If so, the Scots are to blame. I have lived in England for forty years, and have never found it a disadvantage to be a Scot: not ever, not for a single second. Although plenty of Englishmen work happily in Scotland, I have heard far too many stories of people sitting contentedly in a licensed premises and being told to f*** off, you f***ing white settler (Some of the settlers in question were Scots with a public school accent). Kirsty McRae, daughter of Hamish, the distinguished – and always readable – economic commentator, went to Glasgow University, where her grandfather had been Chancellor. Although her name was hardly a repudiation of her Scottish heritage, she had been to school in England and spoke accordingly. So she was often girned and grizzled at. When Tim Clifford was the Director of the National Gallery of Scotland, there were more girns and grizzles: why had the post not gone to a Scotsman? There have been no English complaints about Neil MacGregor.

There is greatness and grandeur in Scotland and its heritage. We Scots have every reason to take pride in our country. But there is no justification for the widespread resentment of England. So what has created this snarling, snivelling mean-spiritedness? It has been abetted by bad history and worse economics. Many Scots now think that they would have been Covenanters in the Seventeenth Century and Jacobites in the Eighteenth. They also carry on as if William Wallace had been a poll-tax protestor who was cruelly put to death by Margaret Thatcher, which brings us to the grievance of grievances. Maggie has been blamed for anything and everything that arouses Scottish discontent. Henry McLeish, sometime Labour First Minister in Holyrood, once alleged that she was responsible for the poor quality of Scottish football.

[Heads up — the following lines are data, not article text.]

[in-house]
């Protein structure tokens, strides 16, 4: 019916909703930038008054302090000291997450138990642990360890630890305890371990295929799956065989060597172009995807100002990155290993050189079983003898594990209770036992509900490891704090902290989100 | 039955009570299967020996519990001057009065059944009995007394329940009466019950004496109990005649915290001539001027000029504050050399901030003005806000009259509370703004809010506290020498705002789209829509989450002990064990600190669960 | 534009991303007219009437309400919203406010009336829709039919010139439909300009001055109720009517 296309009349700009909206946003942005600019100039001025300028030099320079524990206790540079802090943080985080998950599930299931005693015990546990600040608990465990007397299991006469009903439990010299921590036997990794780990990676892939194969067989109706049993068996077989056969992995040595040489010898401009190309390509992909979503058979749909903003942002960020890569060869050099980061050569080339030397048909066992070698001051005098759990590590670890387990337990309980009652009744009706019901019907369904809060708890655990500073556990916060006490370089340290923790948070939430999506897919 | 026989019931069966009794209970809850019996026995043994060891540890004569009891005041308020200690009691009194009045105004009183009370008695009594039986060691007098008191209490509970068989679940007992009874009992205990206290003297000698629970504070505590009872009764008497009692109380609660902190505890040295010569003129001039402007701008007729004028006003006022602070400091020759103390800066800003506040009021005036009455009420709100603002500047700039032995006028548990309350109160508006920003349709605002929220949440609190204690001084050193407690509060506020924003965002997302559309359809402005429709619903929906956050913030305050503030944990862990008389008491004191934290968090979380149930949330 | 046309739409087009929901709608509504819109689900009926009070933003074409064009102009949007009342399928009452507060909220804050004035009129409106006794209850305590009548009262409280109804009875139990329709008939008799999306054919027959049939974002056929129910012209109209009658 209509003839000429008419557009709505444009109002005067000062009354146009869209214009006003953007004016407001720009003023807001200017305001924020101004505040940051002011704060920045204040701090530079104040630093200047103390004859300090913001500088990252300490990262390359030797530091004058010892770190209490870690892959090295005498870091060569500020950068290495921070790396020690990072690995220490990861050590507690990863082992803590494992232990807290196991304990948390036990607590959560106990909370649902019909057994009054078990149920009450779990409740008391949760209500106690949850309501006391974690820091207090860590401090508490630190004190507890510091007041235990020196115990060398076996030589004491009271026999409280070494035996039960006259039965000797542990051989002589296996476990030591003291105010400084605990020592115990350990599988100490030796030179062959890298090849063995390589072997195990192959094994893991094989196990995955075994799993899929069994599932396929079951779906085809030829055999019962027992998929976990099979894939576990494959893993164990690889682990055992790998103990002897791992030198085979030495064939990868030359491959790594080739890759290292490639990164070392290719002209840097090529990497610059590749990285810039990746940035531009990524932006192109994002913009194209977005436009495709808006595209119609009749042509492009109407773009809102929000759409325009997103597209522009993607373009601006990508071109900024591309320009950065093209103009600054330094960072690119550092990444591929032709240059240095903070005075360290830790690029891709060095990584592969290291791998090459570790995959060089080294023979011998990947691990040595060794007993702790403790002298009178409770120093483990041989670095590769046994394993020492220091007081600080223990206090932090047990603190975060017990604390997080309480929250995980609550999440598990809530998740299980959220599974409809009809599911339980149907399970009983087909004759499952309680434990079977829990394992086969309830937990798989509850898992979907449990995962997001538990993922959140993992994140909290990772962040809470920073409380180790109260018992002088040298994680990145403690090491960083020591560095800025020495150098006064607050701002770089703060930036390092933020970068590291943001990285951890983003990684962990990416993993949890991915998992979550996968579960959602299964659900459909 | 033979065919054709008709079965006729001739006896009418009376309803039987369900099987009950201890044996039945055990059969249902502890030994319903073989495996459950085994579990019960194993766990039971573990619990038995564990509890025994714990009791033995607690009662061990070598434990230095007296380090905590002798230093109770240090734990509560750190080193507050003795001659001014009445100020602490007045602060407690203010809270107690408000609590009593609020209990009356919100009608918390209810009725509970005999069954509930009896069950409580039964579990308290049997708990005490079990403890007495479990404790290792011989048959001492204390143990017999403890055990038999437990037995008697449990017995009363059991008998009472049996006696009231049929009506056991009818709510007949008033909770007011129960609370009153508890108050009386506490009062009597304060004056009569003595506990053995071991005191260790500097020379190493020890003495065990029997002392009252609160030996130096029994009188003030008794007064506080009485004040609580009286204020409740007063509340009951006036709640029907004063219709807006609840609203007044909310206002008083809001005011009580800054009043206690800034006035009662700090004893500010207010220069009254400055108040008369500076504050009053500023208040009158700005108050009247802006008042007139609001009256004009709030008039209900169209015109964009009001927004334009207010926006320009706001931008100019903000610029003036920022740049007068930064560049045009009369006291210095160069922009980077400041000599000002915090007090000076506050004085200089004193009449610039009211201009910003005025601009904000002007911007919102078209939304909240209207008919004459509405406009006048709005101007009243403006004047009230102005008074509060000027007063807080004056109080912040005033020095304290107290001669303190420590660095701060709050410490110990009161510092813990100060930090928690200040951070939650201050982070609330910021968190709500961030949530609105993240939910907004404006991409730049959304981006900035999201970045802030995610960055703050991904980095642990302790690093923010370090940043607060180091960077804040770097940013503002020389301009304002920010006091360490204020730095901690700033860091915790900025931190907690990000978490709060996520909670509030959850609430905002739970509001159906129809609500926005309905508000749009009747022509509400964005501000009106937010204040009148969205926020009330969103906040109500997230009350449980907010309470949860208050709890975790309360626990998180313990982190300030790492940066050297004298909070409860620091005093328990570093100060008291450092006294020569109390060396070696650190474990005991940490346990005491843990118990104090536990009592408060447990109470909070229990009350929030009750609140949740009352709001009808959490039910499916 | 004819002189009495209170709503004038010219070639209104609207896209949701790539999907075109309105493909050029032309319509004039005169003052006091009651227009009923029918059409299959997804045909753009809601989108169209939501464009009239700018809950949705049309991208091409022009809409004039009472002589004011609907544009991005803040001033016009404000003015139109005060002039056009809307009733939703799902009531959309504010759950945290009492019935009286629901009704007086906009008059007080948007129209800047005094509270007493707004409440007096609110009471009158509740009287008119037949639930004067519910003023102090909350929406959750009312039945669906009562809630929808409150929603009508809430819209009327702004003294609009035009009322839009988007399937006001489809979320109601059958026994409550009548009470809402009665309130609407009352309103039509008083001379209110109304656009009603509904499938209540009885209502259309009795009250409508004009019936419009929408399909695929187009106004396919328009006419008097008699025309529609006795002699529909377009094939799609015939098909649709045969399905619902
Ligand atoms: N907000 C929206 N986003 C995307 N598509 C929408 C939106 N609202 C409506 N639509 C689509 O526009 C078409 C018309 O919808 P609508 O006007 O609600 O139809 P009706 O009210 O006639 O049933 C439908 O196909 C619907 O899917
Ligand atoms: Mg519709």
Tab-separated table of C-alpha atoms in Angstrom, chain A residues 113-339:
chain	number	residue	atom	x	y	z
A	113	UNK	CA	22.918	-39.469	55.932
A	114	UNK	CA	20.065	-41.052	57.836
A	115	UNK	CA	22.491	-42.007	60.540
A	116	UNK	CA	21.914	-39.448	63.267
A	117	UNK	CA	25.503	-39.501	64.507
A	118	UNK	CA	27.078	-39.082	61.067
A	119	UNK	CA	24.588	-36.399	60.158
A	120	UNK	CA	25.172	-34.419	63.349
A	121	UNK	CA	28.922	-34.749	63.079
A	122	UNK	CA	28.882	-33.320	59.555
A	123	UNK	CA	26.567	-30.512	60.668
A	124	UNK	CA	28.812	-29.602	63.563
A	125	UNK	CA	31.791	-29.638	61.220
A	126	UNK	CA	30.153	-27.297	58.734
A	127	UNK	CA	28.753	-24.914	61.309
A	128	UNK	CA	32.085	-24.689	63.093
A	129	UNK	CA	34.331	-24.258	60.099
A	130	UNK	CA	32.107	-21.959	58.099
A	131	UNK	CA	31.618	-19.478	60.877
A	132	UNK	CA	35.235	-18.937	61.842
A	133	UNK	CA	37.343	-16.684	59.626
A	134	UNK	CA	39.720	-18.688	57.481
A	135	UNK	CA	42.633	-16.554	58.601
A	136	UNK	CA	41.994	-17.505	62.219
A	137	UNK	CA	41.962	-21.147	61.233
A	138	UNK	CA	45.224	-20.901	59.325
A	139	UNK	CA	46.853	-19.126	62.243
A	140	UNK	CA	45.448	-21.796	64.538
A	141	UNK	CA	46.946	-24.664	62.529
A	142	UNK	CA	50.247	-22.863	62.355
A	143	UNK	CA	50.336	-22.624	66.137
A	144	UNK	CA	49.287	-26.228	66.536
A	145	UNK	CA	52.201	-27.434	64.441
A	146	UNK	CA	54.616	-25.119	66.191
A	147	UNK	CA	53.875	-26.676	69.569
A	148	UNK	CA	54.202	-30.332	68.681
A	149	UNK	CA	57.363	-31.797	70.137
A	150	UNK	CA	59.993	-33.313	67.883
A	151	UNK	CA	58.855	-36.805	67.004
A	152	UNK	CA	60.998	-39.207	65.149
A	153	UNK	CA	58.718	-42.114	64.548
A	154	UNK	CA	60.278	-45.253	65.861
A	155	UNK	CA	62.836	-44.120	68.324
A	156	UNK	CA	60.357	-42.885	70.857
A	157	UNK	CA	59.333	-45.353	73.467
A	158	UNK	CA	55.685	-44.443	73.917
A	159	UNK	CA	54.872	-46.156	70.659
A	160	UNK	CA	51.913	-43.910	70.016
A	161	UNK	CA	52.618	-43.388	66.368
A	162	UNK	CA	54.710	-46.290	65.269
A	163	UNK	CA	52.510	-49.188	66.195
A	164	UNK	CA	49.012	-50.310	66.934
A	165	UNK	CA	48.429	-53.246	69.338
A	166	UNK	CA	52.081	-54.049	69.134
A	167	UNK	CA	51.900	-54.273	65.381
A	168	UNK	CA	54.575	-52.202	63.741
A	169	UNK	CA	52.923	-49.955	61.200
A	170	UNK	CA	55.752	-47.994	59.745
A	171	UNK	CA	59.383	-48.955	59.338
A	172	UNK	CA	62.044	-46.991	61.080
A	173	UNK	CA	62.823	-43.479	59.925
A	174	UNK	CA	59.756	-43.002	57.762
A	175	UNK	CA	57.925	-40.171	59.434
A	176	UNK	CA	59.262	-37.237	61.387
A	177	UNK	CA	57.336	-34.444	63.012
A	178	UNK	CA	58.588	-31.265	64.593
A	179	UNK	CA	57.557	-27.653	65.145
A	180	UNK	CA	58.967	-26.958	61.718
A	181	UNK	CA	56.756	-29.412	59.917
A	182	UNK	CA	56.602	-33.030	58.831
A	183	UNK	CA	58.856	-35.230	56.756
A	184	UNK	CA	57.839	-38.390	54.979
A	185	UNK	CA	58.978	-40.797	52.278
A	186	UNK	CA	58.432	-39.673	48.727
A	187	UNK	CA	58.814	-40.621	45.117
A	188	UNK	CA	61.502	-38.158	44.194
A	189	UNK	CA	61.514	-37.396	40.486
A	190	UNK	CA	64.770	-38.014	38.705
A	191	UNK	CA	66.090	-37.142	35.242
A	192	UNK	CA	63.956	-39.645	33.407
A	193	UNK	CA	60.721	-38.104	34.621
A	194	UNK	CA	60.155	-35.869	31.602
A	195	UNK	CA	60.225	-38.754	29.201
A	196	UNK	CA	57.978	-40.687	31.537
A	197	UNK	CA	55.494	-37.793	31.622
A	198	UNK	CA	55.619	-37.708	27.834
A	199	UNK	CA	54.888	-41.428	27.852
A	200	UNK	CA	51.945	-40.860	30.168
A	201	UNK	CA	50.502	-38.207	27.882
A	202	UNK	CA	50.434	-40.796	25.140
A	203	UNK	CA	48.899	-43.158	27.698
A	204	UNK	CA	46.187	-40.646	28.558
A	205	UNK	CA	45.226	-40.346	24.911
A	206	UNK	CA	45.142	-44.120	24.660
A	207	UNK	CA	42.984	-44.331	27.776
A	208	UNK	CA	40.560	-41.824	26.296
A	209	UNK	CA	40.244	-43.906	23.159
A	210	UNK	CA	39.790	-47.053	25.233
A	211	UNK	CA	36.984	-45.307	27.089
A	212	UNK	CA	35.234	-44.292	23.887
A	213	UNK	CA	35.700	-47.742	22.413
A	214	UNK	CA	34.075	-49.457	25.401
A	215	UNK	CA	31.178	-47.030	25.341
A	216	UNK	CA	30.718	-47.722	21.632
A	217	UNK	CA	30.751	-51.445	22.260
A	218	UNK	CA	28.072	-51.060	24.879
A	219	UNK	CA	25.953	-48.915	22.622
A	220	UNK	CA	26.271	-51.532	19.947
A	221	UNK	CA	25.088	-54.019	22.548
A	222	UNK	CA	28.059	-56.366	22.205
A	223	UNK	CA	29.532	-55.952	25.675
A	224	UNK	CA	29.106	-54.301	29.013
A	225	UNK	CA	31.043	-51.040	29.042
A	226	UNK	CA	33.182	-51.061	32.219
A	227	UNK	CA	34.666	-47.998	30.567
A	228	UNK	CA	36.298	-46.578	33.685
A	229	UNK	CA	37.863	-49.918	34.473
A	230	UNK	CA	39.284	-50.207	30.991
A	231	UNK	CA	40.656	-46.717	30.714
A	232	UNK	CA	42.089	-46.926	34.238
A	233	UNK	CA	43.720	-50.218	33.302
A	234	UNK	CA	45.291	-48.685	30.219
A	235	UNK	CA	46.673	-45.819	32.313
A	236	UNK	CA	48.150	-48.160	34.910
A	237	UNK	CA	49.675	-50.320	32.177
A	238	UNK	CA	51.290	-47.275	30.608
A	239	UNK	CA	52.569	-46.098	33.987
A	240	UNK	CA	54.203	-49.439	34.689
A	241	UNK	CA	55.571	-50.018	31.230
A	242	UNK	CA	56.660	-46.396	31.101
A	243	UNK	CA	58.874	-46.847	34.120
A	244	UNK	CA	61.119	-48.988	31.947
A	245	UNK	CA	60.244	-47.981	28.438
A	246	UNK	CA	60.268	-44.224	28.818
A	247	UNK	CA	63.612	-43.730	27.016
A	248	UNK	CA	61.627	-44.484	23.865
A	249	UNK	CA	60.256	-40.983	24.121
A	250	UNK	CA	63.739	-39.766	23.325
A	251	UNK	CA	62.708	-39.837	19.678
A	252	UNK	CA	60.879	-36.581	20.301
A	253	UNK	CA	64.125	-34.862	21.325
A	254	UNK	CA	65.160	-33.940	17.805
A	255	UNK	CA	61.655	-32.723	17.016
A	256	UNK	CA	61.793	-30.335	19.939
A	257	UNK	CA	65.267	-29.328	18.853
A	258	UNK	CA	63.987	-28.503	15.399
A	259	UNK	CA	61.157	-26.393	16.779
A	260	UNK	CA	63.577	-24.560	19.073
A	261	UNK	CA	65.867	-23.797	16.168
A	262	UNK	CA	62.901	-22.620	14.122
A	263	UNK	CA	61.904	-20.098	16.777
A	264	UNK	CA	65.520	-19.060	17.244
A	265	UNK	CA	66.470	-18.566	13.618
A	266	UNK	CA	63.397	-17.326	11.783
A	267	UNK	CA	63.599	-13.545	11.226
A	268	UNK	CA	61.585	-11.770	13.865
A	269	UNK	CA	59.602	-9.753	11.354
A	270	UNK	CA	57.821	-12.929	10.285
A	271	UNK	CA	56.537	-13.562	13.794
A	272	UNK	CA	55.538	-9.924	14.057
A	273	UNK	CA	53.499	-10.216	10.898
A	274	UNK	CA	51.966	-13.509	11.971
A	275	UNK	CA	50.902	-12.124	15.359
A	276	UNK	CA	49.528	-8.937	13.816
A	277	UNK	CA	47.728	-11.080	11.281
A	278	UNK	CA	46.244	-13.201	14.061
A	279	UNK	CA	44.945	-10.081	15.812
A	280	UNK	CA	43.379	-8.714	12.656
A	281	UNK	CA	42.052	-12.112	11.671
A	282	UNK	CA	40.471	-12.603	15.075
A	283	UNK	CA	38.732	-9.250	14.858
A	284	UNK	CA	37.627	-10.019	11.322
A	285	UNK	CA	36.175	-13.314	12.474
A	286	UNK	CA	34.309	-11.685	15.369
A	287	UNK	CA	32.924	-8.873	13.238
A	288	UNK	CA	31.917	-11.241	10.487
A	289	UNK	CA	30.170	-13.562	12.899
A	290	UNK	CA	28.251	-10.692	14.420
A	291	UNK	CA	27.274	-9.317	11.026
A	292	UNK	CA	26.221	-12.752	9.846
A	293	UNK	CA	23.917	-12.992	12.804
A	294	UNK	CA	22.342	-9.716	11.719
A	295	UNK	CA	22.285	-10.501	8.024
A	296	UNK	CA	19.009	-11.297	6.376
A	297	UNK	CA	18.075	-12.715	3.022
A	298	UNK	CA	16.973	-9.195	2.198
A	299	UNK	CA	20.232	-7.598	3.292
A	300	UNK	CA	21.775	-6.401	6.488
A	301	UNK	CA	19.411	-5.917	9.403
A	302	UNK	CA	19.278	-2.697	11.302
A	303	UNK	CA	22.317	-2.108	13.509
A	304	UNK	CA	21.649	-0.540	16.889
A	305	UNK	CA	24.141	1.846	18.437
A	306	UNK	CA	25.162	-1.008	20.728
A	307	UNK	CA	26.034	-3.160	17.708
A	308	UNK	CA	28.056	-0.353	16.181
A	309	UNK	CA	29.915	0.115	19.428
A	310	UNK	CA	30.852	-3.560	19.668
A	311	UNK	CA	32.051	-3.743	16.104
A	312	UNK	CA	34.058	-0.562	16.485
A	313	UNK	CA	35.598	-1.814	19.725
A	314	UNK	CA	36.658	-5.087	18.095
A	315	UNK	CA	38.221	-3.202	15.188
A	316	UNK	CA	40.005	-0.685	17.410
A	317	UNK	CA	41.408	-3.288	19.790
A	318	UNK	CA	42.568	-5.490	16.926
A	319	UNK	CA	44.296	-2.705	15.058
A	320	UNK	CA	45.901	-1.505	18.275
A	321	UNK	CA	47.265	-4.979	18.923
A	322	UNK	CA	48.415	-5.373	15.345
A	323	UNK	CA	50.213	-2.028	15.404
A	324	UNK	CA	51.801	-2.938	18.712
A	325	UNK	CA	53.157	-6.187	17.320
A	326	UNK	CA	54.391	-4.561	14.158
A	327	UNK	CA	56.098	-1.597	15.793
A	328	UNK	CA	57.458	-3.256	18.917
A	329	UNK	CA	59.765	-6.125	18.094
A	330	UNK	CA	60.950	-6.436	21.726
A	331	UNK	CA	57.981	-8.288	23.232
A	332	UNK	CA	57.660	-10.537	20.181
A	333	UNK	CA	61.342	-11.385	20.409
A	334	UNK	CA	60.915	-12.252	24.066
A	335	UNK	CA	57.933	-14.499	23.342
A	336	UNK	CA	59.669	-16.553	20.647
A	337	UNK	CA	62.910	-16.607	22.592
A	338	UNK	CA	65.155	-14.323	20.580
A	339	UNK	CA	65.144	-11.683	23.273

There is a problem. When Lady Thatcher was born, around ninety percent of Scots lived within fifty miles of a coal mine, a shipyard or a steel works. That ceased to be the case, not because of her malevolence, but because of economic inevitability. Yet millions of Scots evade reality and blame her. Moreover, they would never give her credit for Silicon Glen – the Scottish softwear industry – or for the growth of the financial sector. Needless to say, she is now held responsible for the latter's misfortunes. Just before the crisis, Alex Salmond was boasting about the strength of Scottish banking. He predicted that Scotland would be part of an arc of prosperity, from Ireland to Iceland: excluding England, of course. He appears to have been forgiven for that absurdity. They will never forgive Margaret Thatcher.